There will be another update coming real soon that allows you to also use the 'Create Copy' action on multiple files/directories that have been selected using the check boxes to make it easier to move around files/directories in batch. In fact, by the time you read this it may even be already available!
Wednesday, 2 November 2011
The Droid Bionic is known to have lots of issues and bugs within its camera implementation and Motorola seem to be aware of this. This is certainly not the first time Motorola have screwed up the camera on one of their devices and probably won't be the last, but hopefully when Google complete their purchase of Motorola they will enforce stricter testing to ensure this doesn't happen again in the future.
So without getting too technical, the Droid Bionic is not accepting the camcorder profiles that it reports it is compatible with. The native Camera app seems to be unaffected; it's just the API that the developers have to use that seems to be broken. I have tried to work around the issue to see if I can avoid the bug, but all my attempts and testing showed that it was unavoidable (unless any others developers out there have found a decent workaround?)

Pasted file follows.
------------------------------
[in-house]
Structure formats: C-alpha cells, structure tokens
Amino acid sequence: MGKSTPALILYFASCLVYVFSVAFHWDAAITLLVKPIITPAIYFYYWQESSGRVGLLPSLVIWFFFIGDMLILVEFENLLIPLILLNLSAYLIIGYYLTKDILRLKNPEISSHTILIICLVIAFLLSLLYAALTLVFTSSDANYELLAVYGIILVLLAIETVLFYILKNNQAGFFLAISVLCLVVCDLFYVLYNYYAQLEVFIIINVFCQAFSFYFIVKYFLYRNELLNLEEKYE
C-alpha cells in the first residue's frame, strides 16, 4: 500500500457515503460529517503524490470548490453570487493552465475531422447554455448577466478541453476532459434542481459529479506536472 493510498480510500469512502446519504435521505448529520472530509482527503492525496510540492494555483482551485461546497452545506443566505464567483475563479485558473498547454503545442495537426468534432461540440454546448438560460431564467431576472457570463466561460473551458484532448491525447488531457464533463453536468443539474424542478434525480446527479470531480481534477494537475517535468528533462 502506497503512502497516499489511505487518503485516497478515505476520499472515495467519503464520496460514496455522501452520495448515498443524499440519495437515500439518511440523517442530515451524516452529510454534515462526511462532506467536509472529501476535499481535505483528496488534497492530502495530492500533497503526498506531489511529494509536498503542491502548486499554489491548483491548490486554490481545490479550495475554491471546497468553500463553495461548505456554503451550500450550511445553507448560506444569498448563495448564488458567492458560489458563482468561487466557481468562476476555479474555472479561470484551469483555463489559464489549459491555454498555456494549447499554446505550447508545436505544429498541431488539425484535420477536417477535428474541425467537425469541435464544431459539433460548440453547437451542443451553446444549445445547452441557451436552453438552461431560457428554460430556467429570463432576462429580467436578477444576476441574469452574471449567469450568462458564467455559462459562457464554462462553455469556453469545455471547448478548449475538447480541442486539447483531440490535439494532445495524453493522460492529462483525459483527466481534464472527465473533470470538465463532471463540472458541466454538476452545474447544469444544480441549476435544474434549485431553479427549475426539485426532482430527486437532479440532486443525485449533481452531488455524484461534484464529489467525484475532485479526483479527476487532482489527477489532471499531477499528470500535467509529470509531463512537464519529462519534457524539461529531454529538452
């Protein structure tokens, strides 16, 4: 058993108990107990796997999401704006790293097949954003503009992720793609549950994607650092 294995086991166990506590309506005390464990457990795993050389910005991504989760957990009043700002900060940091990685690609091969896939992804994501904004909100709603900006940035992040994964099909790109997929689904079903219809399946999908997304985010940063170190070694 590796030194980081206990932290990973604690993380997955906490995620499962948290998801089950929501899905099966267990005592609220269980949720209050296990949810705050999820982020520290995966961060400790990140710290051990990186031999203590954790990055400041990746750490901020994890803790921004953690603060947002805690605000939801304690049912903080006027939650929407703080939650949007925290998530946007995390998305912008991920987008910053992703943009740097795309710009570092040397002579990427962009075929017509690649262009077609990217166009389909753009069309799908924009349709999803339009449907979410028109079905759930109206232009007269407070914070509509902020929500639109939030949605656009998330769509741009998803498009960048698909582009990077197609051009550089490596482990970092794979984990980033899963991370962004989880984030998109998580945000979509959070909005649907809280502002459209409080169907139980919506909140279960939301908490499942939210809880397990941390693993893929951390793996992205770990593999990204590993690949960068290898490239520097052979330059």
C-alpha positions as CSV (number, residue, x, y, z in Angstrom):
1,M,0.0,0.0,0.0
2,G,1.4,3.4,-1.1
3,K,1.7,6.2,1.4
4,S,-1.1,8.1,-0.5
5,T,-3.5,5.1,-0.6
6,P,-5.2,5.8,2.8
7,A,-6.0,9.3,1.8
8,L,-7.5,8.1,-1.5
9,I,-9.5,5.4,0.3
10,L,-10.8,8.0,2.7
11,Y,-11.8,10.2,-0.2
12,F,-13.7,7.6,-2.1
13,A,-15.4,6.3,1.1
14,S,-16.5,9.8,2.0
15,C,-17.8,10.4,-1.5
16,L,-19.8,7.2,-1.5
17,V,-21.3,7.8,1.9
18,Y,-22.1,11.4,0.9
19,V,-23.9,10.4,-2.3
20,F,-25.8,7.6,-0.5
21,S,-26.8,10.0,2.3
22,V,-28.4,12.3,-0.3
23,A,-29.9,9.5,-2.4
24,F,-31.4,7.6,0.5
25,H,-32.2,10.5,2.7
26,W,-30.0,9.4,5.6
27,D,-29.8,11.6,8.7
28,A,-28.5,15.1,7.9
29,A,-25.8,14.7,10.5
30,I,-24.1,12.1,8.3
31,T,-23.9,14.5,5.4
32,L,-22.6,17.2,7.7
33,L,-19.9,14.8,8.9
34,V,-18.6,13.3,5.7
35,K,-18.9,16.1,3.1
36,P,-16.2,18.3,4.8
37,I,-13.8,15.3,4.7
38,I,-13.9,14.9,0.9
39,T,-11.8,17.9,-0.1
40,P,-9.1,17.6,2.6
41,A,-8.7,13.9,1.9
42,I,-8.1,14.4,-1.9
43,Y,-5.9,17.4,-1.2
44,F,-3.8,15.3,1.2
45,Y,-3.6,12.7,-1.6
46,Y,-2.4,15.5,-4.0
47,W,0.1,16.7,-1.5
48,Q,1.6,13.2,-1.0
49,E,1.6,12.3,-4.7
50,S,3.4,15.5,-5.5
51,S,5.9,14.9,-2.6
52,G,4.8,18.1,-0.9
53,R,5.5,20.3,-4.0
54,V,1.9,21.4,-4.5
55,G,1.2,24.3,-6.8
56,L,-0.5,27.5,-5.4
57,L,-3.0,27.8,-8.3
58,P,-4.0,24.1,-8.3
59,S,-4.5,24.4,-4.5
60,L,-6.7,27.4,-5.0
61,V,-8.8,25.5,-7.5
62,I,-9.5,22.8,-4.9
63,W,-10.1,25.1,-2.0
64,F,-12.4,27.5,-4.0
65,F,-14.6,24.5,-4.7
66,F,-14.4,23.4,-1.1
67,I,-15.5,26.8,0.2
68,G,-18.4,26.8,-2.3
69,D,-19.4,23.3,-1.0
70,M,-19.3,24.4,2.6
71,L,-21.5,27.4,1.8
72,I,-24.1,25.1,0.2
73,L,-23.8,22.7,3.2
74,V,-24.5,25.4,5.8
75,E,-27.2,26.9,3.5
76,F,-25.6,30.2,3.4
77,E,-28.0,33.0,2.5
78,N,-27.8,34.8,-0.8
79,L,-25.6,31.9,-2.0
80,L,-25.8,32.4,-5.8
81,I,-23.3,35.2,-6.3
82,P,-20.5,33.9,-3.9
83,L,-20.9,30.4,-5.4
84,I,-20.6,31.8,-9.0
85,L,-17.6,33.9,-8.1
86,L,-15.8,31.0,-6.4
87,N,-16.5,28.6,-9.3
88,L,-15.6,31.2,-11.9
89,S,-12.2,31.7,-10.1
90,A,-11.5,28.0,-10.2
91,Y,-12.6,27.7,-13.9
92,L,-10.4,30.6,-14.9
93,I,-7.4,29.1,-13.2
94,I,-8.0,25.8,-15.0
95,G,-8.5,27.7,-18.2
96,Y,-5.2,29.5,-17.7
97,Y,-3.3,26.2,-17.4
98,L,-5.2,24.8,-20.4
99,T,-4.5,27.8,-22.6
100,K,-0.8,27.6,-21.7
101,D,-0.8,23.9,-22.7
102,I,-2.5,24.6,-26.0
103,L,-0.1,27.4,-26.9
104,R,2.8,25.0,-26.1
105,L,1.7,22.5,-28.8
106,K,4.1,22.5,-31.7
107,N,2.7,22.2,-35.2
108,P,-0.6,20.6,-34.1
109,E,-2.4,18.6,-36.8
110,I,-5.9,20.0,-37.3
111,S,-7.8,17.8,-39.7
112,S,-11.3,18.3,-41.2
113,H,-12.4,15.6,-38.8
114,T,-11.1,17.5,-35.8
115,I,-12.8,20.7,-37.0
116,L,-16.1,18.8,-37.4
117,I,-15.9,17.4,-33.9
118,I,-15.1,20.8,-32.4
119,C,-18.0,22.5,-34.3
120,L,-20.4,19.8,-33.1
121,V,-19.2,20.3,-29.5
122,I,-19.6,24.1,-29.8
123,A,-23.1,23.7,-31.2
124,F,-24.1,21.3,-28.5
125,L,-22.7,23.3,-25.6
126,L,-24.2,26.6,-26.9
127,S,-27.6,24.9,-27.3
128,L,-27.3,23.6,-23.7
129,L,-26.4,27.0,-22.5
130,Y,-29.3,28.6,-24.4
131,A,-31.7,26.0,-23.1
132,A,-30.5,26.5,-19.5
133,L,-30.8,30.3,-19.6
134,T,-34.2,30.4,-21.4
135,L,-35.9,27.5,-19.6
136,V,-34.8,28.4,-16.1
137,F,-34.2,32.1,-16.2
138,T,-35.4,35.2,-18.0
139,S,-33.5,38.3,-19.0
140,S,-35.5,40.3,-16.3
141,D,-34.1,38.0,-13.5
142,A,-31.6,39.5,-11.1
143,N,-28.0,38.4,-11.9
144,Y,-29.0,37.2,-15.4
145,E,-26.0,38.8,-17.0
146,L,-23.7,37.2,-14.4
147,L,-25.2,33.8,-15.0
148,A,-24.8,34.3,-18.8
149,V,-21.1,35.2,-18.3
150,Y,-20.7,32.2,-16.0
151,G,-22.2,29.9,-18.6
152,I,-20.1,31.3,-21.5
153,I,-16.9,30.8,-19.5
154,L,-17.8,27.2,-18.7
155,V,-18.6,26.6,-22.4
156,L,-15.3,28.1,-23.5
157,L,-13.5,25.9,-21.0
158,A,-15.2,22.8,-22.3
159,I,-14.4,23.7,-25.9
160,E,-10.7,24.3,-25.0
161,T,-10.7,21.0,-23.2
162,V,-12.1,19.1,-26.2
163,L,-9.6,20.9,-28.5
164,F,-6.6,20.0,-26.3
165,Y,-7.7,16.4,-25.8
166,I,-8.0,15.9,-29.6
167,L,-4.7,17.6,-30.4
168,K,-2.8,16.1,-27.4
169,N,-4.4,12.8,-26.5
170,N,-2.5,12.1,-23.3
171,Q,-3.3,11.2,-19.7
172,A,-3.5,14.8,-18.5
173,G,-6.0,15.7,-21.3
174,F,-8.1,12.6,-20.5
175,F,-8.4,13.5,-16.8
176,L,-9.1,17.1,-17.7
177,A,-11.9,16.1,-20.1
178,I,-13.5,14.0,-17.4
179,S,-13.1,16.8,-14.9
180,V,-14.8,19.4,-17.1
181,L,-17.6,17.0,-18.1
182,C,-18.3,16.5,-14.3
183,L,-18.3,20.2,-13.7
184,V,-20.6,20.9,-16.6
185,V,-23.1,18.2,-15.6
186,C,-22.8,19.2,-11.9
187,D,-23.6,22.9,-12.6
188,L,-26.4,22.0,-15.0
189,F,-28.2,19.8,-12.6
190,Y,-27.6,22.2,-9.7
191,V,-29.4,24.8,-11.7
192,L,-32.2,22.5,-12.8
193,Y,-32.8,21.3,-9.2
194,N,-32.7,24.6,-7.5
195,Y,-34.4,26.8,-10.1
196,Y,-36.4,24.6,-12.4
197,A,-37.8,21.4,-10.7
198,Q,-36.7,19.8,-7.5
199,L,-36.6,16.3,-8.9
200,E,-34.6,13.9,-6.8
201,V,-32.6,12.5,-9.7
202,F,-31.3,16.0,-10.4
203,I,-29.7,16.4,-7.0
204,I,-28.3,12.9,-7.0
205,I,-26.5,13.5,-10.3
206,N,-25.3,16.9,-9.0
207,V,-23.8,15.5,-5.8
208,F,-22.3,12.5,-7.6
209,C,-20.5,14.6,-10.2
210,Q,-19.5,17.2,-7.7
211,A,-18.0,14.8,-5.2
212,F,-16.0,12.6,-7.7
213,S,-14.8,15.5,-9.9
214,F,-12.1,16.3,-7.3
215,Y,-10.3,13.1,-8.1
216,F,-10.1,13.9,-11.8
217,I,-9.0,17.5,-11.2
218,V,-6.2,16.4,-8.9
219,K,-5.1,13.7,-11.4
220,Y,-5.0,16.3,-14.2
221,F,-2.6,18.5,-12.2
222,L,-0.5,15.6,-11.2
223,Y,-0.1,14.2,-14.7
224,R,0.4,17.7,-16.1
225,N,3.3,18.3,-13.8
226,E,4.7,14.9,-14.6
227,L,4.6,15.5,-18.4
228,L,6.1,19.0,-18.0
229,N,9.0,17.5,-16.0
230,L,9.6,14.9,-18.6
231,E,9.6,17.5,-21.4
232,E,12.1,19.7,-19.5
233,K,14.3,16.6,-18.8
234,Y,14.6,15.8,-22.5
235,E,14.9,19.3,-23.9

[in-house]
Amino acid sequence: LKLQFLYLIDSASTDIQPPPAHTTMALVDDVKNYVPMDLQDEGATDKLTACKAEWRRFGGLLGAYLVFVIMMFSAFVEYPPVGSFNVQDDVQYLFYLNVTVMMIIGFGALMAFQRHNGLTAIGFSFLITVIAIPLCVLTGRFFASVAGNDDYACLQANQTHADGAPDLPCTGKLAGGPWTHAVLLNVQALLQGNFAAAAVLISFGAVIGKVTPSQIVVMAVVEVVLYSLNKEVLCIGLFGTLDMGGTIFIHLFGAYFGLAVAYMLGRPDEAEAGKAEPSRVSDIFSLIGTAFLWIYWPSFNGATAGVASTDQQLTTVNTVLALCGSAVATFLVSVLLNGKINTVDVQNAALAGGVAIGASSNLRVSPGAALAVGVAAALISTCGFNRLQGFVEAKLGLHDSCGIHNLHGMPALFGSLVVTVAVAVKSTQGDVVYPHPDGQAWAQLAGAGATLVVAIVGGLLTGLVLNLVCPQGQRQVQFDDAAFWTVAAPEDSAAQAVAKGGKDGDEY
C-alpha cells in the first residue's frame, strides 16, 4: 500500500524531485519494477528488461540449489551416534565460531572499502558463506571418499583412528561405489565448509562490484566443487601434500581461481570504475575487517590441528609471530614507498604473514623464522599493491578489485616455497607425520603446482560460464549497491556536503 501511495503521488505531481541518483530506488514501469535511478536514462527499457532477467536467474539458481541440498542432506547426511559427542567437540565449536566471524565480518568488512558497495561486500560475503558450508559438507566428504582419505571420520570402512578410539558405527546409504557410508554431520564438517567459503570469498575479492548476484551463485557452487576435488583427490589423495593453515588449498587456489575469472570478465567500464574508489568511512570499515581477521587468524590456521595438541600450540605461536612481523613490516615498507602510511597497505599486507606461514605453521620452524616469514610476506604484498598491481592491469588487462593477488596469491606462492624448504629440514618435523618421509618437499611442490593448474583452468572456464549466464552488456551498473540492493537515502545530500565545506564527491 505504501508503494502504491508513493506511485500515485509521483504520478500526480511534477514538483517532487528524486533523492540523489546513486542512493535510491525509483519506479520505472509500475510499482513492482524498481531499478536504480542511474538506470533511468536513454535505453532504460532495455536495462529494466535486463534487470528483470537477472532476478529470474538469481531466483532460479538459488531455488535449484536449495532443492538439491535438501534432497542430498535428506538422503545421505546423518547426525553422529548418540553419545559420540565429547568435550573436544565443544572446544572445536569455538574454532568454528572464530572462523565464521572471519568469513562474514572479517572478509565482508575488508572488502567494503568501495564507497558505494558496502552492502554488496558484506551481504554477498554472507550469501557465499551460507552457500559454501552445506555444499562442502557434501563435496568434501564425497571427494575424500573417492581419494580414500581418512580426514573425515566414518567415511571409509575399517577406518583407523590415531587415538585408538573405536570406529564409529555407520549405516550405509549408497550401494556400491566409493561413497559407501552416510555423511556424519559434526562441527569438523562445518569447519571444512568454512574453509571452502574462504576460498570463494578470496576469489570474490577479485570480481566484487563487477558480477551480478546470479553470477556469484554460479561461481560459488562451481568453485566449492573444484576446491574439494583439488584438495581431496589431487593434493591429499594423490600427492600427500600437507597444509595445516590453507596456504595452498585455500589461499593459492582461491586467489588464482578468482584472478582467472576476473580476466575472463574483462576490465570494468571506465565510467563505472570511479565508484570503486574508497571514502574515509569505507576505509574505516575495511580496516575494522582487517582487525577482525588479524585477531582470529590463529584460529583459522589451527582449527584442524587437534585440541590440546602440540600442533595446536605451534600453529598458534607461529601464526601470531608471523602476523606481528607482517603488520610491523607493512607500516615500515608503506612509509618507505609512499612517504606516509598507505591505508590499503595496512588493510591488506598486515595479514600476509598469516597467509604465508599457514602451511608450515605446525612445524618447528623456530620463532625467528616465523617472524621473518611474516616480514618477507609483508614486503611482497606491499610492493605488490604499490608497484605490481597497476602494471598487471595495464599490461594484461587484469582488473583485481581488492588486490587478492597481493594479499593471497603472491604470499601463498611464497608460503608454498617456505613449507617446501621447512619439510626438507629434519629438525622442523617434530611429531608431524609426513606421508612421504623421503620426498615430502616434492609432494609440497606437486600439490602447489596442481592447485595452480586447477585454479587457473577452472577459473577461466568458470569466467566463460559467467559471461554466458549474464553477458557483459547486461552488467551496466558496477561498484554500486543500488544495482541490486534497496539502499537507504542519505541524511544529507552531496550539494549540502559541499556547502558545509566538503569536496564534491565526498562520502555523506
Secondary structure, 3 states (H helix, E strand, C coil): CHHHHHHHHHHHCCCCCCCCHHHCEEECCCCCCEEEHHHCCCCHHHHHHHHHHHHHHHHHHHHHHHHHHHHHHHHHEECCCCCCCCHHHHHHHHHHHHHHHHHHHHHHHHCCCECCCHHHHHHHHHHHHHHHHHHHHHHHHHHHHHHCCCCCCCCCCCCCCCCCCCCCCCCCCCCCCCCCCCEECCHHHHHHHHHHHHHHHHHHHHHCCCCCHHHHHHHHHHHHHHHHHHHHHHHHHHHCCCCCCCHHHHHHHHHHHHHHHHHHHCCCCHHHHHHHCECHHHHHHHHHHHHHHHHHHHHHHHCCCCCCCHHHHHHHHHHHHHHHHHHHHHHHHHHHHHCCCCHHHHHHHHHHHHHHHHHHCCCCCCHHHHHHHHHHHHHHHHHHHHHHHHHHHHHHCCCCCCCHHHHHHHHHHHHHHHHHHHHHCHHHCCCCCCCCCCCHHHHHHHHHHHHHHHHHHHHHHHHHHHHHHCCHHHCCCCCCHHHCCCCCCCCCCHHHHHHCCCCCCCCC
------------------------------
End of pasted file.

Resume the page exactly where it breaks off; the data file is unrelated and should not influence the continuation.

So sadly, for now, I have to state that video recording is not possible with my camera applications on the Droid Bionic. You have a choice to either wait for Motorola to apply a fix for the issue, or if you have just recently purchased the application and you really wanted the video recording functionality then I can of course process a refund for you.
Just another reason that I would never recommend to anyone to develop camera based applications for Android ... there's just too many different types of cameras and bugs out there to deal with!